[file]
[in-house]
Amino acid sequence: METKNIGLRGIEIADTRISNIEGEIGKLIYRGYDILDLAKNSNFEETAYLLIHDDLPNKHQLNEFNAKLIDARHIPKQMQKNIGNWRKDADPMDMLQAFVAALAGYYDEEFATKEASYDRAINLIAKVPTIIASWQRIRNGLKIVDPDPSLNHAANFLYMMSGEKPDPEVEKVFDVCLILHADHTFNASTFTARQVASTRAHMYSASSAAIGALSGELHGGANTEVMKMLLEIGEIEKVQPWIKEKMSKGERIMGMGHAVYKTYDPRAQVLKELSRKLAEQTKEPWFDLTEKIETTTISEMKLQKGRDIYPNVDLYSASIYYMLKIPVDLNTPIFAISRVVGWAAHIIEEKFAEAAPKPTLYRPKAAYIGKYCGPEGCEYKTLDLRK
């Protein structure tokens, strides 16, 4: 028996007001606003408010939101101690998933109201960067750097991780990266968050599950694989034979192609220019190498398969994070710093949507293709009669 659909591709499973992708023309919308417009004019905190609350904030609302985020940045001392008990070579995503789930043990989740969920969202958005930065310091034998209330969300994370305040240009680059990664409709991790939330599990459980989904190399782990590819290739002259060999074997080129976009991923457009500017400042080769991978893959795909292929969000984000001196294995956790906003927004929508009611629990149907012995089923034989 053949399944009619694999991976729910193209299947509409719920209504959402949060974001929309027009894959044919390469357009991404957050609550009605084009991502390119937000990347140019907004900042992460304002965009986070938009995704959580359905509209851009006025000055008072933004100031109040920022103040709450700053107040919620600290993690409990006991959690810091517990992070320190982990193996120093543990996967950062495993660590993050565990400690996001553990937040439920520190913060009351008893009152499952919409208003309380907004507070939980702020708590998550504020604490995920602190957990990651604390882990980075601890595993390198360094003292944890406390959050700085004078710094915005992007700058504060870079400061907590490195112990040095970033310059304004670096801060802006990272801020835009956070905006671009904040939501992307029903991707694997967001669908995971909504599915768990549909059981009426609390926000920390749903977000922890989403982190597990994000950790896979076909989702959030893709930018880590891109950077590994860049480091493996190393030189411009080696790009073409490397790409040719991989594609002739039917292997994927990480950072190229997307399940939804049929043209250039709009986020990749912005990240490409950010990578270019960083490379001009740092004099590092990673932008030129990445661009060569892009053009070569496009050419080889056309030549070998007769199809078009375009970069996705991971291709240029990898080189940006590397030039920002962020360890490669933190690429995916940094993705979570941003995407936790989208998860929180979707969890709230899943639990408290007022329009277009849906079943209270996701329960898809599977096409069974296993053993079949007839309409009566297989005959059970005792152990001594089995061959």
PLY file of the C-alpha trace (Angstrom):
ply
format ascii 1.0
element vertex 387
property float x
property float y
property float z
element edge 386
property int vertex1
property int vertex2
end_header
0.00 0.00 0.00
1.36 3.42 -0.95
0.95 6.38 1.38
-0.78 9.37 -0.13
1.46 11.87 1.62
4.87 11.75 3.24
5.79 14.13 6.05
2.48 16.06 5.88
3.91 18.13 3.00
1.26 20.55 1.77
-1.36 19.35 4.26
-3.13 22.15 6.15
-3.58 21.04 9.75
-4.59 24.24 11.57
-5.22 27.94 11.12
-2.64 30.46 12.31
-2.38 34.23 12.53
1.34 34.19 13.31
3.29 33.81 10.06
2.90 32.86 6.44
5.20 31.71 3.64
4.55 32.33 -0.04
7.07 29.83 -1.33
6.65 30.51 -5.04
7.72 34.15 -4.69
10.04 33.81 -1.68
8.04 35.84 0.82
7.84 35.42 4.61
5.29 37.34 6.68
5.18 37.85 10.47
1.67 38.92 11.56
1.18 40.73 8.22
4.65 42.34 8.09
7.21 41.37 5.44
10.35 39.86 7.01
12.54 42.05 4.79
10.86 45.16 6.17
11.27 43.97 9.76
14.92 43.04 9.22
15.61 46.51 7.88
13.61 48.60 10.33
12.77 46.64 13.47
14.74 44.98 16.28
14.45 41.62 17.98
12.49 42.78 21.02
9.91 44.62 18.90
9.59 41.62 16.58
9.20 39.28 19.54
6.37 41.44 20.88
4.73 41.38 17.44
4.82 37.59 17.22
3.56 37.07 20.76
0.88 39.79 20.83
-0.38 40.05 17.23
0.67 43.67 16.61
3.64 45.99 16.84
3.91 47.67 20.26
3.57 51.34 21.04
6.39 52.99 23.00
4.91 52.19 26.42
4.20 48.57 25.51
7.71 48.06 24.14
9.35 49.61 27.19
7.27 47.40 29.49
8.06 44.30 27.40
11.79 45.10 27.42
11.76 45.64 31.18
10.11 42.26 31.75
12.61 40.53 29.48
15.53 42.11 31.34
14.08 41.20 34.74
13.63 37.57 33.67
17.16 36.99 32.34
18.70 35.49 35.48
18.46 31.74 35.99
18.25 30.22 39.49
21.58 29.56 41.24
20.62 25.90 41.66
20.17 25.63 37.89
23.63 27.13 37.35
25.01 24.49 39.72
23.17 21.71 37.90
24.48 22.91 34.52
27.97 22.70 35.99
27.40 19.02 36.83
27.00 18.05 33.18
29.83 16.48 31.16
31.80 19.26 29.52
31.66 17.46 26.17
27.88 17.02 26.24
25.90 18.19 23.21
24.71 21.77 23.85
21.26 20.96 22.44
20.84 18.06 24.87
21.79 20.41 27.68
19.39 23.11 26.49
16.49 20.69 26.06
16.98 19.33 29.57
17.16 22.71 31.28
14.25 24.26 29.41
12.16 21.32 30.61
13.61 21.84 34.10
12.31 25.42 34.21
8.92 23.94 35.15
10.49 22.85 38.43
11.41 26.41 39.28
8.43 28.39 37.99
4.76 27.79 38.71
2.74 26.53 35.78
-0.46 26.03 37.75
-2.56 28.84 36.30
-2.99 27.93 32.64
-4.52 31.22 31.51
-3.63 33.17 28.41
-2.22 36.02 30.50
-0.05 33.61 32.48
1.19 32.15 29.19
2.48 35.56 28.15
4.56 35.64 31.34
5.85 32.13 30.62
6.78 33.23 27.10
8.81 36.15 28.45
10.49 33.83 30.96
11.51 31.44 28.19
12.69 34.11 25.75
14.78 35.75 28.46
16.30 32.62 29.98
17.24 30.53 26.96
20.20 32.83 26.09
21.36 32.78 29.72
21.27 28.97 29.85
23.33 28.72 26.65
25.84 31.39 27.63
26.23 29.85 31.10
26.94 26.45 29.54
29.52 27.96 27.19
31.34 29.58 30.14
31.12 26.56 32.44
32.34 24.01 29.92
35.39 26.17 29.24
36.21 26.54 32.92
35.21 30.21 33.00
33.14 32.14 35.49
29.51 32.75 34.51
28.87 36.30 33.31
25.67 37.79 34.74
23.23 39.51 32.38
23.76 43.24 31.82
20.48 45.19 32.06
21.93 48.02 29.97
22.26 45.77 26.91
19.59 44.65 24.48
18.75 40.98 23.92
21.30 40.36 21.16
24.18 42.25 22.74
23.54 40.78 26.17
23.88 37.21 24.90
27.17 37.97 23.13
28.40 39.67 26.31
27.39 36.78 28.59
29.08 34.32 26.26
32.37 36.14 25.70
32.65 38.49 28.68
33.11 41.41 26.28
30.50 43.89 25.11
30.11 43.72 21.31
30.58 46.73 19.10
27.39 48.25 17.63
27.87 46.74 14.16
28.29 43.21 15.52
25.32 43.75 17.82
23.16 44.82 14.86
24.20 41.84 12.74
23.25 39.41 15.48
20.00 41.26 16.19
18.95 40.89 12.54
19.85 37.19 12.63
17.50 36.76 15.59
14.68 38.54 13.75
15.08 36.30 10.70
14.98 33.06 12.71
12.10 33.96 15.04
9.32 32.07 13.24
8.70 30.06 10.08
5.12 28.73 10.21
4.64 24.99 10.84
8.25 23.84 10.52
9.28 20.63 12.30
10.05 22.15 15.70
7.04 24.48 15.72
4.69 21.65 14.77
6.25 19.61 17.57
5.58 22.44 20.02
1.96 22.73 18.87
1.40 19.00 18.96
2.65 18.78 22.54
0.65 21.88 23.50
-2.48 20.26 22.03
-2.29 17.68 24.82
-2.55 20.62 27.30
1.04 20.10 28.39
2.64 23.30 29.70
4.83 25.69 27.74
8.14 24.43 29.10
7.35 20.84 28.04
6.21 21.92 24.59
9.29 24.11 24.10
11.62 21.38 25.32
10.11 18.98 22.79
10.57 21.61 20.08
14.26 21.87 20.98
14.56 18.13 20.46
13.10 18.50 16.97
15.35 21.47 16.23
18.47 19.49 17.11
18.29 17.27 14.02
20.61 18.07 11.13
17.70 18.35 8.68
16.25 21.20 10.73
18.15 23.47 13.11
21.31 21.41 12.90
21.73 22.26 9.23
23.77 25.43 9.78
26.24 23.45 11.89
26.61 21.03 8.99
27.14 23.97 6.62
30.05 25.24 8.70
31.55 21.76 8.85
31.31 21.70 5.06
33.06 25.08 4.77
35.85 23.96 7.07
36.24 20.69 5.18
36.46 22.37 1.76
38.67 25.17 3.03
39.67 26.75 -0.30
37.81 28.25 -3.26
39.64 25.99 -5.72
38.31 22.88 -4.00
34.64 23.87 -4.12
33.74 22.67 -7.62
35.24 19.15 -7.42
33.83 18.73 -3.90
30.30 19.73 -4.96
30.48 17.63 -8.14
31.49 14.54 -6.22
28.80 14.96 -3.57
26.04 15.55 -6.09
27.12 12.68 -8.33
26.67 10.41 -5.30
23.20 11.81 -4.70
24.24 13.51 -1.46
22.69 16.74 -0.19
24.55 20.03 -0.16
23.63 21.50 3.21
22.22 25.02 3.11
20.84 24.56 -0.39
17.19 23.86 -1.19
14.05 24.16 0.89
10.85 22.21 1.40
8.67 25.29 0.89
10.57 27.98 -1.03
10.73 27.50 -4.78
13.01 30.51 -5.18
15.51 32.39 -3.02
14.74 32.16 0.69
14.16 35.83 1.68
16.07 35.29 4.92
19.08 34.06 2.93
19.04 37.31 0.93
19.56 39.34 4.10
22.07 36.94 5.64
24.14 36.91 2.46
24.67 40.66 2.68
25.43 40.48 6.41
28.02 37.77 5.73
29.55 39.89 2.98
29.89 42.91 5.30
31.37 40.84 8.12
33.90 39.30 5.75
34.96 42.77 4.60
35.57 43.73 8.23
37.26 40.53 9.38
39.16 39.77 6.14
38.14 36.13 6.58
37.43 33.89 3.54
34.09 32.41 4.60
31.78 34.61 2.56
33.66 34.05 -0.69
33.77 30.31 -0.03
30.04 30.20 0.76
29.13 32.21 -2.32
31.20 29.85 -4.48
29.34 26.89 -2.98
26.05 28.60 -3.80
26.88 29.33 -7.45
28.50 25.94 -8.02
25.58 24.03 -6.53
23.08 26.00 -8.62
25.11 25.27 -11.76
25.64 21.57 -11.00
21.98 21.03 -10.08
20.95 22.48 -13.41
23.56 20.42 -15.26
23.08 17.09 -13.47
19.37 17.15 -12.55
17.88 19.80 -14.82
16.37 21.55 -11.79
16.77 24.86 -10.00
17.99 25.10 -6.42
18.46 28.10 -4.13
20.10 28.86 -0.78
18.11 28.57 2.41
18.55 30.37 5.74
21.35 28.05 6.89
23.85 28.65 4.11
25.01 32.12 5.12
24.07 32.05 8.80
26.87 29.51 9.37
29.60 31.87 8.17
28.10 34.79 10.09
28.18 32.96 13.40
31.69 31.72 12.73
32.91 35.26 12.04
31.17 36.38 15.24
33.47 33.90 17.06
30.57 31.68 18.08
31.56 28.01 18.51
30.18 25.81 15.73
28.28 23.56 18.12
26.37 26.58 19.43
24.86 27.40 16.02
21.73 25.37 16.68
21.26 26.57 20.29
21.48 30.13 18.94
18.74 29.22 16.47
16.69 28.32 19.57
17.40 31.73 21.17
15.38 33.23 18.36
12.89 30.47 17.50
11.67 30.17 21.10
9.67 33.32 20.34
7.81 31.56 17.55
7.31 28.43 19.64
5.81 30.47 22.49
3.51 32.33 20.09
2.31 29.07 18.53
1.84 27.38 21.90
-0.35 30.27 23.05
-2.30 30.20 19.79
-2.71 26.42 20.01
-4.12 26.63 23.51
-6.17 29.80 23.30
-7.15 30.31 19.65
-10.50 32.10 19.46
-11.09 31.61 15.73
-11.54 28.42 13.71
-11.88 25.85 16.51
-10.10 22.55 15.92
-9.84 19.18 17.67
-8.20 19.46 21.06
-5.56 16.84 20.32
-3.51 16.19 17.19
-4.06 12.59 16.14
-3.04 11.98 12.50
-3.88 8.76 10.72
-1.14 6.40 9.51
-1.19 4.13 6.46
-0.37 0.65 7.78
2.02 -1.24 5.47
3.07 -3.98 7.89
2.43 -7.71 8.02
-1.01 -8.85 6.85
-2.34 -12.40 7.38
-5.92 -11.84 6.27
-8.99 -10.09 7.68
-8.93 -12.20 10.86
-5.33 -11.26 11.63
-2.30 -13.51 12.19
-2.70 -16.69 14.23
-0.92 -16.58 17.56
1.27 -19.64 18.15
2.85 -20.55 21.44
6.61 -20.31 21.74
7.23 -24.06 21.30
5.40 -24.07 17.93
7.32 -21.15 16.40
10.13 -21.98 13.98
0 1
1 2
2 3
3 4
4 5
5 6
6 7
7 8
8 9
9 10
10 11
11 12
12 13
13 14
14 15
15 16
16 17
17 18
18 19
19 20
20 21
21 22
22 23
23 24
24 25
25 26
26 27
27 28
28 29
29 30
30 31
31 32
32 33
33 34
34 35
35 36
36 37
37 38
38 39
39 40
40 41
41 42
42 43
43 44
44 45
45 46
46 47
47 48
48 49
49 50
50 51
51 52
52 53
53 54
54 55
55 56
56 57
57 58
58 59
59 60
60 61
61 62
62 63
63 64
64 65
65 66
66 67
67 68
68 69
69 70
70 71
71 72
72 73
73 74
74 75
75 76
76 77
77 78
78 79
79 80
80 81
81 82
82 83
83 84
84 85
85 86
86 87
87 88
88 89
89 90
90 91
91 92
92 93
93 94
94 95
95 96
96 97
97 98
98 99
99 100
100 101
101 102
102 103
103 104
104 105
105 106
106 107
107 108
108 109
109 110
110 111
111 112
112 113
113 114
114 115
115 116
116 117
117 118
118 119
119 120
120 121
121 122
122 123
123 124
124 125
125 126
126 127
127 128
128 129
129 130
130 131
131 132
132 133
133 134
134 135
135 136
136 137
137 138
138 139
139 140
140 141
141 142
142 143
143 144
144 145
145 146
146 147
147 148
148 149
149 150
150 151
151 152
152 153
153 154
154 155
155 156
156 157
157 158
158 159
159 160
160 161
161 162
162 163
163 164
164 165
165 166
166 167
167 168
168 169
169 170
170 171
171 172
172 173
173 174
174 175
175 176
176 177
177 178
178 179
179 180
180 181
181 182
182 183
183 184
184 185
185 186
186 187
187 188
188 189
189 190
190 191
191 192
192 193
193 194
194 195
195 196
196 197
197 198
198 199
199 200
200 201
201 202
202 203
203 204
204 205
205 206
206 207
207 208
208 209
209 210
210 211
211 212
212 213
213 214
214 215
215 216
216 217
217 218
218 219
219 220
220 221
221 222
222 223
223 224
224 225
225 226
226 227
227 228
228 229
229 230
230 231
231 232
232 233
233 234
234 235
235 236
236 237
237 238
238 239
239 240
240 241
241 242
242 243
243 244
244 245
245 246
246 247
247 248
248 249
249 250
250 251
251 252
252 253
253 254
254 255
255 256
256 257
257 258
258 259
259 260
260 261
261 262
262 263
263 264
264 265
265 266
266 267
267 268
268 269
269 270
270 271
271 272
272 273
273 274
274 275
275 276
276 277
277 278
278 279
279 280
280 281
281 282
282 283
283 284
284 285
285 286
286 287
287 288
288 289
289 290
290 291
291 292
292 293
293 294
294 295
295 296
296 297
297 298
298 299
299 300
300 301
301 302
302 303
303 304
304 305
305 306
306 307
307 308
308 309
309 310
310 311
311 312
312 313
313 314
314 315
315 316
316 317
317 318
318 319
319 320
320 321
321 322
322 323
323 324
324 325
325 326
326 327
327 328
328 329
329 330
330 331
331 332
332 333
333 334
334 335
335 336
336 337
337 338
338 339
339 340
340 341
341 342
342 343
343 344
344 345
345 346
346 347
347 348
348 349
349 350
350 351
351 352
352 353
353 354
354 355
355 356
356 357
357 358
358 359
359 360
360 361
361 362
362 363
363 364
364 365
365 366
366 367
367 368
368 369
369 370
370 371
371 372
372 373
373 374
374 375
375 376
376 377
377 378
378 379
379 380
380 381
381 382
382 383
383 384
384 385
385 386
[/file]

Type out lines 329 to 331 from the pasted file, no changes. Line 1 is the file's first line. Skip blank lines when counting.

23.85 28.65 4.11
25.01 32.12 5.12
24.07 32.05 8.80